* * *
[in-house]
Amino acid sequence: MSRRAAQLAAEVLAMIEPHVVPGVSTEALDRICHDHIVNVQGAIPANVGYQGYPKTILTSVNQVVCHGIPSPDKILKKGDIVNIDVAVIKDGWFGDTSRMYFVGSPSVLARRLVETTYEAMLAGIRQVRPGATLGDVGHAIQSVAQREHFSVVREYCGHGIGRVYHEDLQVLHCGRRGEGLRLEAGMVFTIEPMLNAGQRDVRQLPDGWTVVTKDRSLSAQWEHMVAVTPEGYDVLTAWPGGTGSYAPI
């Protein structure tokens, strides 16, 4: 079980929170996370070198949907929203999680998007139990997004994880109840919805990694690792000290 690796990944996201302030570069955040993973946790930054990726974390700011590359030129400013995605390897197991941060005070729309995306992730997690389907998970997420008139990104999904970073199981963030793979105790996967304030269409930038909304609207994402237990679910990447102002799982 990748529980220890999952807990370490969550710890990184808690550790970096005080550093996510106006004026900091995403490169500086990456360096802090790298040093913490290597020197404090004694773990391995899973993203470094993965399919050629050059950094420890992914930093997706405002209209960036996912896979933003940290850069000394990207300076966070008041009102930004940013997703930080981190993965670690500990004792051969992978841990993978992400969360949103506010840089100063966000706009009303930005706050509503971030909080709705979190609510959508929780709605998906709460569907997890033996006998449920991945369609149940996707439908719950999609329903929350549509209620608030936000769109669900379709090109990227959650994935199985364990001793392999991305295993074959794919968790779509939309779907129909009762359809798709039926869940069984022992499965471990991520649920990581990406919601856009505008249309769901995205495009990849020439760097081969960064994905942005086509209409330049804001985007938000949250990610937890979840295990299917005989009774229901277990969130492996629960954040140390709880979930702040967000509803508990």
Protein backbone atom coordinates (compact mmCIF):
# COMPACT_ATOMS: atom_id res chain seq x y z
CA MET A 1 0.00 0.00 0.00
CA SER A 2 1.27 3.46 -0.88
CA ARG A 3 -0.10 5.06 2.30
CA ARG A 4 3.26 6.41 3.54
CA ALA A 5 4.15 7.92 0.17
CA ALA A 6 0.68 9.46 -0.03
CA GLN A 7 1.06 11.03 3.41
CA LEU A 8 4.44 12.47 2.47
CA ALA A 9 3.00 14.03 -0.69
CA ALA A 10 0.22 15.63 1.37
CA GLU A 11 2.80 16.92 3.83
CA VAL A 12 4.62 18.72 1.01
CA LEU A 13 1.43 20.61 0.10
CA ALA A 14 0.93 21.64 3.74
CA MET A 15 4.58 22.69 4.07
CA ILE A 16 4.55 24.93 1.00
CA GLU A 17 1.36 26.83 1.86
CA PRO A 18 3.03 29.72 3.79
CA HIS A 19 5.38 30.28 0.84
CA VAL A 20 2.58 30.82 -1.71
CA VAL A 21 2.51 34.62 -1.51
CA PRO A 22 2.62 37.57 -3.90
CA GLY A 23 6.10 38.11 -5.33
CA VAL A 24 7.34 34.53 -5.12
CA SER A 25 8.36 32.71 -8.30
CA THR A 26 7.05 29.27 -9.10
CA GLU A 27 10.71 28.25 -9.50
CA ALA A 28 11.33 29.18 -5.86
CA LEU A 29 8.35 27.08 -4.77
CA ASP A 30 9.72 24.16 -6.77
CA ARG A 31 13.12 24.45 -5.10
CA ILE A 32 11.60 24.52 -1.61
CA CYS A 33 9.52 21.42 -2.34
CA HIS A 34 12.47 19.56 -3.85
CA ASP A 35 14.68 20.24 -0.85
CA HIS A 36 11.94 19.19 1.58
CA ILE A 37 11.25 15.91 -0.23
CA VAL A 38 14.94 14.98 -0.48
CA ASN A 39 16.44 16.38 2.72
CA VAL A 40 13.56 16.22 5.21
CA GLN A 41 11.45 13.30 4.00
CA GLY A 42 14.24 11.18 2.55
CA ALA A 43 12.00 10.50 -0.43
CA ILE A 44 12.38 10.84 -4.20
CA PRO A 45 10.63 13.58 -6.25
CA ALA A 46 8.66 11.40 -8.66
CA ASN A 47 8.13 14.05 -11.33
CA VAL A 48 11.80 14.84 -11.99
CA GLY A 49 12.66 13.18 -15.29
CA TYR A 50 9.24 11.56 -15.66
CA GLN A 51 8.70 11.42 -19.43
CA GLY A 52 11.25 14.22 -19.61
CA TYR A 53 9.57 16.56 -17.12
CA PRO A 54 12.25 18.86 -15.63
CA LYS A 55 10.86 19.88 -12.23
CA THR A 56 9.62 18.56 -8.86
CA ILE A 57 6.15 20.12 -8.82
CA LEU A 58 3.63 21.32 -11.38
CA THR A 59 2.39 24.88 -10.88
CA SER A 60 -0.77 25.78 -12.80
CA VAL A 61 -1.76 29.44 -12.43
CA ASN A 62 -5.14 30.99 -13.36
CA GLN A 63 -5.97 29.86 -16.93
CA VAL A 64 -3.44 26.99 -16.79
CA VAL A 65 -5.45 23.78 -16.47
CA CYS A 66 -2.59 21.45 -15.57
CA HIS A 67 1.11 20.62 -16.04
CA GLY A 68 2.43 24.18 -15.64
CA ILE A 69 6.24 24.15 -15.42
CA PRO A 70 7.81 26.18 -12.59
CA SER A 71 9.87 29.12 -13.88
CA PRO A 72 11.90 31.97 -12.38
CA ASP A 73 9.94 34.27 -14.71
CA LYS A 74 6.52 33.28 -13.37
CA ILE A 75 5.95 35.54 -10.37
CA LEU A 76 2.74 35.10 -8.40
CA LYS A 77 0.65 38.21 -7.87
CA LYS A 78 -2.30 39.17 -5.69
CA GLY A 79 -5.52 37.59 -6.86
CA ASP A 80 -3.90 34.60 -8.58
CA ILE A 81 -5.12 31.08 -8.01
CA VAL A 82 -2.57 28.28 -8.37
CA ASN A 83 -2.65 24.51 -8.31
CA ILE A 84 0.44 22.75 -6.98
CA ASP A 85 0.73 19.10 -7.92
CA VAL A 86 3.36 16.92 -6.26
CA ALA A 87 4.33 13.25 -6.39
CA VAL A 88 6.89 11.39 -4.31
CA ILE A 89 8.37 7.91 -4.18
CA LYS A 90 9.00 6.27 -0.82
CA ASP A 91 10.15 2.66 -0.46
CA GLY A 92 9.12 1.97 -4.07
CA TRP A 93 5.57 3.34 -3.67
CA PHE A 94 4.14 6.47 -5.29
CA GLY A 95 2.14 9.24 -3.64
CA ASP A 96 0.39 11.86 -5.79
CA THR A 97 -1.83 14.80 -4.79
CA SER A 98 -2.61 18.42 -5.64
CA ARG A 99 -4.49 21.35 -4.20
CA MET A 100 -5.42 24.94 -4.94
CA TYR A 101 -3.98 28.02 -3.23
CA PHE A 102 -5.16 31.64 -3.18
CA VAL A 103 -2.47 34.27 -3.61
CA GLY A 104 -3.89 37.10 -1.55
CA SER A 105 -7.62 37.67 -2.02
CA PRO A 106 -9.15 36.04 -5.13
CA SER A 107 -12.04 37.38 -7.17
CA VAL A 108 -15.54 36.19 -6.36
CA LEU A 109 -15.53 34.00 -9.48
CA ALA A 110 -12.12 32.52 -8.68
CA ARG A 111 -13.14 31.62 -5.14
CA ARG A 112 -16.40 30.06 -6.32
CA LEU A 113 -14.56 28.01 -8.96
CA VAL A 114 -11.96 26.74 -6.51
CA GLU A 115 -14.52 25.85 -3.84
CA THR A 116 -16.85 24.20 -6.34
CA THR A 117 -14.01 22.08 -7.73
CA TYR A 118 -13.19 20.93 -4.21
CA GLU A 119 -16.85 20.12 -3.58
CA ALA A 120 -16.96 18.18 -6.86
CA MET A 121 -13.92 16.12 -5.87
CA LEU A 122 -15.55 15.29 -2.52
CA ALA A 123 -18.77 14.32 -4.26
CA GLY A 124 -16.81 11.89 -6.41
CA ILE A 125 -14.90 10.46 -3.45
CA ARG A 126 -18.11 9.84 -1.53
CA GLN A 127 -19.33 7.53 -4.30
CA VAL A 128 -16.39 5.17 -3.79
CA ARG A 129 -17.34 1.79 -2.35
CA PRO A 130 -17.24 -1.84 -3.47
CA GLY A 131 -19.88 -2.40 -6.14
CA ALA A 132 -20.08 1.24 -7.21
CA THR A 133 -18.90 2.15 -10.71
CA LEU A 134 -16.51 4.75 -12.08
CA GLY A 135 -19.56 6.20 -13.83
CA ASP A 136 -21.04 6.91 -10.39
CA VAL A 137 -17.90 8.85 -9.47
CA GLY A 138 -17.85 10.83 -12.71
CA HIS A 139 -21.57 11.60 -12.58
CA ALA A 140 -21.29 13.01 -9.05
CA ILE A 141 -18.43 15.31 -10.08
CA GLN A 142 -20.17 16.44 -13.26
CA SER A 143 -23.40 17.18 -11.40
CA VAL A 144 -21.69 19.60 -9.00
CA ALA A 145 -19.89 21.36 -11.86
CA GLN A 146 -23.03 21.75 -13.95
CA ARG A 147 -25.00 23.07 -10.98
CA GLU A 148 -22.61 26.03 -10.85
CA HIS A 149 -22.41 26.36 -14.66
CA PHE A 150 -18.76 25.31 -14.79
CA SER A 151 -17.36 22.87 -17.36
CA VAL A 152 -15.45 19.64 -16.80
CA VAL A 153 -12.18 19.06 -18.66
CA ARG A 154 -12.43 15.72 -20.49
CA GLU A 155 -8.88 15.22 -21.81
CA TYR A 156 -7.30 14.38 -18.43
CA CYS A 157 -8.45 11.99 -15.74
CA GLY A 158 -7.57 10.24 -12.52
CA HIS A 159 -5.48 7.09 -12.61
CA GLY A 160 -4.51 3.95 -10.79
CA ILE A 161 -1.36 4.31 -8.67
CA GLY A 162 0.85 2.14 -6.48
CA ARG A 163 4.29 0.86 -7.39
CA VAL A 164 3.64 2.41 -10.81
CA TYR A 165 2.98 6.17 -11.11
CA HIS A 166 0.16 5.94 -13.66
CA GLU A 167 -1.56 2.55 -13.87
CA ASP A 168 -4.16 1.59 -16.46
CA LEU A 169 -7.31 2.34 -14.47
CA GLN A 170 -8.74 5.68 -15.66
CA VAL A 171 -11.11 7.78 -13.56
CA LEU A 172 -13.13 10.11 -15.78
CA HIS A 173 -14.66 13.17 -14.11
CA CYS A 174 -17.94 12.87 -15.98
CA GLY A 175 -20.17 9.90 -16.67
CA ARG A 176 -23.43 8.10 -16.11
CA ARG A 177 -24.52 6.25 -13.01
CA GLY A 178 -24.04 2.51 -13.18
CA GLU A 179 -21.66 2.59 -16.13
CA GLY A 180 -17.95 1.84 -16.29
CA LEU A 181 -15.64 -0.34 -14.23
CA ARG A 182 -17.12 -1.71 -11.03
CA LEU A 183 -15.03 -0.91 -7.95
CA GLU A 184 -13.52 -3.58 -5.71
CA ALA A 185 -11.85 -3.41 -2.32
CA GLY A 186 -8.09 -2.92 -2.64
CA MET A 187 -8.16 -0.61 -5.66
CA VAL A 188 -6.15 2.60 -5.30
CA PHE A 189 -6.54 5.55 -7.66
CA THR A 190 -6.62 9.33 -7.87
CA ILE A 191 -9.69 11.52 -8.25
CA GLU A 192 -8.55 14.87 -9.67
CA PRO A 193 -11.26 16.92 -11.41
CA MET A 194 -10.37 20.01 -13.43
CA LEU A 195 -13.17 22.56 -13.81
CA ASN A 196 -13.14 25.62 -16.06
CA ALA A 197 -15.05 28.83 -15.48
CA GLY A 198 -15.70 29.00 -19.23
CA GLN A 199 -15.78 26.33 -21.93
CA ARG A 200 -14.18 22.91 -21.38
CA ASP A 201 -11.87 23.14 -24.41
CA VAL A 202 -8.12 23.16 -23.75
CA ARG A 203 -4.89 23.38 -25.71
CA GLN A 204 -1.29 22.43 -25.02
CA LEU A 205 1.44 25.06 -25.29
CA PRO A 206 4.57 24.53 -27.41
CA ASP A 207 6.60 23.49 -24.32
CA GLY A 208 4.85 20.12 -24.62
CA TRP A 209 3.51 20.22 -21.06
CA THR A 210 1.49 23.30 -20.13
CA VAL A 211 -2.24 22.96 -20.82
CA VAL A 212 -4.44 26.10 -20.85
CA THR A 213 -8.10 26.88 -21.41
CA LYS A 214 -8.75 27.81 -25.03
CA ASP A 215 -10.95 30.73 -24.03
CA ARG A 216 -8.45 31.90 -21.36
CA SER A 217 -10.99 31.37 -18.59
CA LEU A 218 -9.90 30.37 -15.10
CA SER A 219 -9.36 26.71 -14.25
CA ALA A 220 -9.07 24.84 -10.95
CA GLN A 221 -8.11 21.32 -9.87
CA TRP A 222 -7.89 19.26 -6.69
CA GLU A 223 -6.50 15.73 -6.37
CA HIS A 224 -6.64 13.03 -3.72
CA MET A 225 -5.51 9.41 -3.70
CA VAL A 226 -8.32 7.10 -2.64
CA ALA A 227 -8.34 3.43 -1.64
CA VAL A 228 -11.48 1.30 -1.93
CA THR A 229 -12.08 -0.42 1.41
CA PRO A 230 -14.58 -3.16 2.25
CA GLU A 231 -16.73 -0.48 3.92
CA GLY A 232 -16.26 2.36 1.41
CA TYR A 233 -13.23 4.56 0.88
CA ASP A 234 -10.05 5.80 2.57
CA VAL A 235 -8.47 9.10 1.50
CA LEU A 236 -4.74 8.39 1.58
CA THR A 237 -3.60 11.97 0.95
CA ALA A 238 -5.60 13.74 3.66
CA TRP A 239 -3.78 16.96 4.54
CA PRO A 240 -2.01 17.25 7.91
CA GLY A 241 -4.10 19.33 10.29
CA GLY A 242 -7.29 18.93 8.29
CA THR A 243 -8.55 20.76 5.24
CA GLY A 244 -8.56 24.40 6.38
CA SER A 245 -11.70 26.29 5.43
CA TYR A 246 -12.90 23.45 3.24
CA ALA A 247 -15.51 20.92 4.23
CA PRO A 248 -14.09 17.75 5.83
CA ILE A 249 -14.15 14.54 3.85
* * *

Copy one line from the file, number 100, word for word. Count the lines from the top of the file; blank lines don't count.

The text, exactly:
CA GLY A 95 2.14 9.24 -3.64